Friday, January 12, 2007

The age-old story of income inequality

In another of those coincidences I do so enjoy, I happened upon this article by Wheelan as I'm reading Status Anxiety by Alain de Botton. Where I would normally tend to side with Wheelan's argument regarding income inequality, de Botton reminds me of just how old not only the gap between the rich and the poor is, but also the very idea of taking responsibility for one's station in life. Wheelan says:
If the gap between rich and poor gets too large, and if those at the bottom feel they have no meaningful route to the riches at the top, then the fabric of society will fray, or even come unraveled entirely.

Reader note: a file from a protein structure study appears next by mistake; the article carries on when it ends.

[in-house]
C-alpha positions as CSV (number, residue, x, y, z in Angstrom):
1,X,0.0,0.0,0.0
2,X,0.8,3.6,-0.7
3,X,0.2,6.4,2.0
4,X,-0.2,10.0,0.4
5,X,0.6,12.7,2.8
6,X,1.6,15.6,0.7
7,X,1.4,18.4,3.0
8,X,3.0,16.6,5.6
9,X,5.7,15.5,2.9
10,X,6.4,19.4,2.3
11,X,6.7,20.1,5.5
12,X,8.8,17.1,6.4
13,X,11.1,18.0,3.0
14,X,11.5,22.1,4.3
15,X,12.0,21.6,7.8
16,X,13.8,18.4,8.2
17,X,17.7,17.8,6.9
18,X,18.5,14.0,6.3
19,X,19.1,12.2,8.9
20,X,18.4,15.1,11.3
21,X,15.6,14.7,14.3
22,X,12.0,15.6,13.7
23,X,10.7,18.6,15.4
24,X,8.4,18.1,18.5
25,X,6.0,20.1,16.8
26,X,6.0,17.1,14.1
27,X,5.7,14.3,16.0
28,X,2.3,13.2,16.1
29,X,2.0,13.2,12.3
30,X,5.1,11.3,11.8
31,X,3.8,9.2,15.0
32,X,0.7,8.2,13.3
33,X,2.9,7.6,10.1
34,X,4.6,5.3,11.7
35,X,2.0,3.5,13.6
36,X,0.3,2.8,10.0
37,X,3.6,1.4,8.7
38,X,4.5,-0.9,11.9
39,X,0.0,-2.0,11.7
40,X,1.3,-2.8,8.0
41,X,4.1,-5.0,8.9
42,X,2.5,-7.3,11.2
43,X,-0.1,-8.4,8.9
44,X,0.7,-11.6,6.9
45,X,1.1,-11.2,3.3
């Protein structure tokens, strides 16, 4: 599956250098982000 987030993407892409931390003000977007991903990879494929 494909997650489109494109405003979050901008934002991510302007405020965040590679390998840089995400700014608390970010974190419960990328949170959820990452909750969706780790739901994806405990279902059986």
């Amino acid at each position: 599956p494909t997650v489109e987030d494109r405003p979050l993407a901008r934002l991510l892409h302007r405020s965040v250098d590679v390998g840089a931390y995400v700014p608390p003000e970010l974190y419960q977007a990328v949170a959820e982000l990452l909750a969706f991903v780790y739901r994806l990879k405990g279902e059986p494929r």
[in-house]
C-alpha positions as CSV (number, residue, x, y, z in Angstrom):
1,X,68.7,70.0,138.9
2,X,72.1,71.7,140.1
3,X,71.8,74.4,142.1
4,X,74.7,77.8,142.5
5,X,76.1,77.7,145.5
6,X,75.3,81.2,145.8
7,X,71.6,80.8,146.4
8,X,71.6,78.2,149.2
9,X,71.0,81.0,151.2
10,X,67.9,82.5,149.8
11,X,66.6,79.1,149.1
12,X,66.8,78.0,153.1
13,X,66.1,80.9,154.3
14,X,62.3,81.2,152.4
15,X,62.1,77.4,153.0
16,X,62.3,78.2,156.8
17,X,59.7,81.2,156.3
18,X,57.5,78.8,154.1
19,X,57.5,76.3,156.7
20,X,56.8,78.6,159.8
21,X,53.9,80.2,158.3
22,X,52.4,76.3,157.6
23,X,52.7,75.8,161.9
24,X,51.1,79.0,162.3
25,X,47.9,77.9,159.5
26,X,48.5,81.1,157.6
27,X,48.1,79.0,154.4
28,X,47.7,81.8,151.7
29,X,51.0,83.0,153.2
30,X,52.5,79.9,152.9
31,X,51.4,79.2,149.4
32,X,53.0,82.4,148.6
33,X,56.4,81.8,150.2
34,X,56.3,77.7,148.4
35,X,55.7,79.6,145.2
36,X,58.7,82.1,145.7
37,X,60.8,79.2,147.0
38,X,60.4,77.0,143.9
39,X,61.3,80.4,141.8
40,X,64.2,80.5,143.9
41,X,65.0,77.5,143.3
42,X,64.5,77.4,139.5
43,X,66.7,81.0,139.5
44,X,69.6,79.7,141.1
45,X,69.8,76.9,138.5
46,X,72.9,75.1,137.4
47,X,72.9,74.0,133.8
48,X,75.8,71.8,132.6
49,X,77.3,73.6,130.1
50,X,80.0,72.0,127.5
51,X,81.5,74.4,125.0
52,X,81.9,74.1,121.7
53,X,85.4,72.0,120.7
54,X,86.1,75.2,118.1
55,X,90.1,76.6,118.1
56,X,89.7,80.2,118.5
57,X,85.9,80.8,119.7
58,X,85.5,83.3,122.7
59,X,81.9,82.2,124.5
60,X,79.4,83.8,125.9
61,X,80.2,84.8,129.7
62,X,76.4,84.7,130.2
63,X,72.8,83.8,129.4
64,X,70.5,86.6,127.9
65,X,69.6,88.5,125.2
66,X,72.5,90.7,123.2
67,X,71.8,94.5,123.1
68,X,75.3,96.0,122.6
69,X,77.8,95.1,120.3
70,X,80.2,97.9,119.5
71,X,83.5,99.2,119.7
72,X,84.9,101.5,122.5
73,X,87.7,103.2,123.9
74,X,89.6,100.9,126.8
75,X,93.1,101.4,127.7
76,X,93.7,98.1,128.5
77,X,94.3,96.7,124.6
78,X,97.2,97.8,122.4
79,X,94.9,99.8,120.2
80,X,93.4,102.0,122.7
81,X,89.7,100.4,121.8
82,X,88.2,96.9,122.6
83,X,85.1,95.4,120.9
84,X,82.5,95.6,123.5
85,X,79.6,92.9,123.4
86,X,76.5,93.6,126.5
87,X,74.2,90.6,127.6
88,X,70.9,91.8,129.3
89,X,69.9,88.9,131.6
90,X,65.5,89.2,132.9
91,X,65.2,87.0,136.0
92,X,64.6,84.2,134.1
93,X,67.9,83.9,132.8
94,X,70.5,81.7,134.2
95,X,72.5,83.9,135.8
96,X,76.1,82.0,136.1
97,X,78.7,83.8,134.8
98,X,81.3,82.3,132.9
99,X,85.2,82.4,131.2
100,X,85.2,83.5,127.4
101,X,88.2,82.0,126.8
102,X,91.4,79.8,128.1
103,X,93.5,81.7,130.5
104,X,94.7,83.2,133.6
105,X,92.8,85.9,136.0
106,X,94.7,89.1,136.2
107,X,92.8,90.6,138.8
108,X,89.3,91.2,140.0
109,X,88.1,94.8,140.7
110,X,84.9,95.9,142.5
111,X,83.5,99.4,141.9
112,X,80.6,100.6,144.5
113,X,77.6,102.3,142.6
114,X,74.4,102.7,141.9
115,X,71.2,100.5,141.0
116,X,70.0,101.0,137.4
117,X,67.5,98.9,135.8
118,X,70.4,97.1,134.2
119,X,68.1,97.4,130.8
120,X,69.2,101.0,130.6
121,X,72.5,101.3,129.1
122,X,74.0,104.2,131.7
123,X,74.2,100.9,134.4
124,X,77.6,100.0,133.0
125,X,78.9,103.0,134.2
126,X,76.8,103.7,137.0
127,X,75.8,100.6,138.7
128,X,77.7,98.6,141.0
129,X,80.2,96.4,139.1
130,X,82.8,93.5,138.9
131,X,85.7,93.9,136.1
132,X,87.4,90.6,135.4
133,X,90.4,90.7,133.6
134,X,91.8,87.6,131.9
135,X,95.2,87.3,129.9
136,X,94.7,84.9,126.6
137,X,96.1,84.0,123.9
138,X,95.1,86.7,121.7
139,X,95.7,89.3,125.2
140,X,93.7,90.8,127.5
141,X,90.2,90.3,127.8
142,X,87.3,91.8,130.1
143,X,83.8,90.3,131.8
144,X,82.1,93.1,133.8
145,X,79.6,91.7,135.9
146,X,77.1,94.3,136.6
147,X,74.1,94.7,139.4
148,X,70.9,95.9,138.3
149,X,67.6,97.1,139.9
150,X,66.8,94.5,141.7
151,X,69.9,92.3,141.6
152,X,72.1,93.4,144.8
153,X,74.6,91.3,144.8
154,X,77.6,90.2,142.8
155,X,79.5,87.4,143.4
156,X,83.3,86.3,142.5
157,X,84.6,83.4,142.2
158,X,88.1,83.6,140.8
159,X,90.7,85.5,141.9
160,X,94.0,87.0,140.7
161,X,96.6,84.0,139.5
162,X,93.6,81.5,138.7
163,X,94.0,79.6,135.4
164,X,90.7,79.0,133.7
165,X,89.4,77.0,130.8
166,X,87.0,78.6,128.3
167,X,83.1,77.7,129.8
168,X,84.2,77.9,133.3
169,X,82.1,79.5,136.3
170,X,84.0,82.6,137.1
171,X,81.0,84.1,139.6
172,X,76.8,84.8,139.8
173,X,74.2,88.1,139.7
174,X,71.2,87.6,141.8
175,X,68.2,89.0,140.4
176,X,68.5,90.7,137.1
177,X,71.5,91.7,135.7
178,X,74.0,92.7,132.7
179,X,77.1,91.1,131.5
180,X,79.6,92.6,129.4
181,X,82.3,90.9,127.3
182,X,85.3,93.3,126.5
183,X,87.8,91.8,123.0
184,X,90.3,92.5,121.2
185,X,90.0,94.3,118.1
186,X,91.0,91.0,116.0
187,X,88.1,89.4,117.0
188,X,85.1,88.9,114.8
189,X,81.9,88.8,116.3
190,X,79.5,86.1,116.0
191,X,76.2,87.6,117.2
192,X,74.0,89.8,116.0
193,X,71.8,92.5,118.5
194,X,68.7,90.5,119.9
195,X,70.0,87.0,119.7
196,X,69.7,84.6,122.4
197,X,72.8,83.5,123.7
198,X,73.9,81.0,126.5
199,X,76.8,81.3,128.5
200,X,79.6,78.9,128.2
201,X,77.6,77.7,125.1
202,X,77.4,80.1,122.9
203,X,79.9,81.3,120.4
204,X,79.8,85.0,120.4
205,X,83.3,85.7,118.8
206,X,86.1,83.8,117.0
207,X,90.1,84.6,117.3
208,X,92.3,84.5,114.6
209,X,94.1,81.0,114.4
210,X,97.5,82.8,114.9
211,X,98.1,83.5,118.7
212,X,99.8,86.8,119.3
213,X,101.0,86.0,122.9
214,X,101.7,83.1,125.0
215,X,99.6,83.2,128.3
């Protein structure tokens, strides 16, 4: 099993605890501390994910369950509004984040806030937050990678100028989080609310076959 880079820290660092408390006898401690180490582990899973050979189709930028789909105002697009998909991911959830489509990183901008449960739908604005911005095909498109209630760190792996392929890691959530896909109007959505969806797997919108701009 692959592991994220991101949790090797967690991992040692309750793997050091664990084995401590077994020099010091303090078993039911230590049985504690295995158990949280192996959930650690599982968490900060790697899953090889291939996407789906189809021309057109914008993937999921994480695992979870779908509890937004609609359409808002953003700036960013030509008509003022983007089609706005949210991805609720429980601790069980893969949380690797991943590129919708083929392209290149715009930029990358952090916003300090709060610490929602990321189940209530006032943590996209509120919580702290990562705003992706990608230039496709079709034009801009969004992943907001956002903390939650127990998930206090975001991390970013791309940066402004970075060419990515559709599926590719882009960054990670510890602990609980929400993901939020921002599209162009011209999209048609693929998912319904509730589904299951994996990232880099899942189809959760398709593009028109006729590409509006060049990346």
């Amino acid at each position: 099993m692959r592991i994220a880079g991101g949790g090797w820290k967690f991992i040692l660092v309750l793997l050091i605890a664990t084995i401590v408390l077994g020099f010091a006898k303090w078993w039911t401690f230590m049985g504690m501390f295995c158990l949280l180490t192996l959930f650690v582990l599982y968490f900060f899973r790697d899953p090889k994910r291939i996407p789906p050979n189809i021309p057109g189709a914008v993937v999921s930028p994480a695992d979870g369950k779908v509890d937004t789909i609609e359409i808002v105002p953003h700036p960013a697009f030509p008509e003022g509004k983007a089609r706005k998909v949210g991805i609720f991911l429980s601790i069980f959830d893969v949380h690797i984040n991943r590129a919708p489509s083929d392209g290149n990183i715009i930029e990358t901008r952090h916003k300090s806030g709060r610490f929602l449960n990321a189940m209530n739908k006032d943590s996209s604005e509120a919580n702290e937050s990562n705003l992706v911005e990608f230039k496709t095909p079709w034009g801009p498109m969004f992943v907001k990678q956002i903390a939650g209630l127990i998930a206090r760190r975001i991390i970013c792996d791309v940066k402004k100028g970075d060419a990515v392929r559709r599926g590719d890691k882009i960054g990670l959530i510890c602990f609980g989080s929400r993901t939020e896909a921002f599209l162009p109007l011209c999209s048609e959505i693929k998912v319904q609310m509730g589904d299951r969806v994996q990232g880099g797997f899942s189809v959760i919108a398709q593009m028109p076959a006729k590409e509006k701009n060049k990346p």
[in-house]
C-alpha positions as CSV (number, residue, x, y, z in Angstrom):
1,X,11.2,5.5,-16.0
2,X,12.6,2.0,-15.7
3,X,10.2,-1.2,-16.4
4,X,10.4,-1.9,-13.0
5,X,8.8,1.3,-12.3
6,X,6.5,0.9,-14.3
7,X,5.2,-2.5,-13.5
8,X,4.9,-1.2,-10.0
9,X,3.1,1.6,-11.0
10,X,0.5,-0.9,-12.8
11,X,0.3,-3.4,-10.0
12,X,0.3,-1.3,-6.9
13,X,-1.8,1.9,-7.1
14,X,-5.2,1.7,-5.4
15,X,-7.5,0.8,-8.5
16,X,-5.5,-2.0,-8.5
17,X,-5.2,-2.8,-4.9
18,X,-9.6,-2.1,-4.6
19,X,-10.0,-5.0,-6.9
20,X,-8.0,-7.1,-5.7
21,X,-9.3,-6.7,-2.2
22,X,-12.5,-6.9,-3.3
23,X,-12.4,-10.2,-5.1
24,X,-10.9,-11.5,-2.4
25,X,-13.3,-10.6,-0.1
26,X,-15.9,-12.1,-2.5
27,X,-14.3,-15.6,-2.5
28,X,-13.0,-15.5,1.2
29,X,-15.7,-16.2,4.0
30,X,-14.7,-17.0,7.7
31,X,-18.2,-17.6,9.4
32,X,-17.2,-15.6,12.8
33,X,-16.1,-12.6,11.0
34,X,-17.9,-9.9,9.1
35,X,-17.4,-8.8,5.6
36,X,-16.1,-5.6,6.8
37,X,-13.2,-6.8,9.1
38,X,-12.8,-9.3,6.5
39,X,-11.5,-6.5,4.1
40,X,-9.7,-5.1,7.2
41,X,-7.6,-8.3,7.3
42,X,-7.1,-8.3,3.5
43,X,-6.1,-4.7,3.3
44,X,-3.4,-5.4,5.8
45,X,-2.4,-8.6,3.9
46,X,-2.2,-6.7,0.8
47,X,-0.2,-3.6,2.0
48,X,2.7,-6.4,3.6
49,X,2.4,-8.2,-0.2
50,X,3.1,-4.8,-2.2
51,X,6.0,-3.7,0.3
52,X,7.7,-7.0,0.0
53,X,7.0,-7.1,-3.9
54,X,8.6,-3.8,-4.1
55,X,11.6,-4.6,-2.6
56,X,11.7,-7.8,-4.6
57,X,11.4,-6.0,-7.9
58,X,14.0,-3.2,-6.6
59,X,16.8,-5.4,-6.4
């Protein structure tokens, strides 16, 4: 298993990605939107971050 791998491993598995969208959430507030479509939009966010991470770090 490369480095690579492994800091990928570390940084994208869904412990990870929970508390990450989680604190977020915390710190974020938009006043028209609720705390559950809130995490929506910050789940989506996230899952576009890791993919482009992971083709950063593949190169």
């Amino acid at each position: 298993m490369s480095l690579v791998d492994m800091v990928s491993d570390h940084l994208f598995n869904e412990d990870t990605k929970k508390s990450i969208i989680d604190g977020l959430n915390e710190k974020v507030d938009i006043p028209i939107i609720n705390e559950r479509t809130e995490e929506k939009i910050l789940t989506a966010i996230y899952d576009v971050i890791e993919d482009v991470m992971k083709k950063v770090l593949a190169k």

Utter hyperbole. As Smith and Hume said well over 200 years ago (in their backhanded fashion), it's the rich that provide the greatest service to society, fueling economies with their desires and silly whims.

Wheelan does temper his thoughts as he goes along, though, and raises many of the same points as de Botton, such as our peers wielding more influence on how we view our station than absolute figures, while acknowledging that television can distort one's peer group (it's almost like I *know* Tomkat, ya know). :-)

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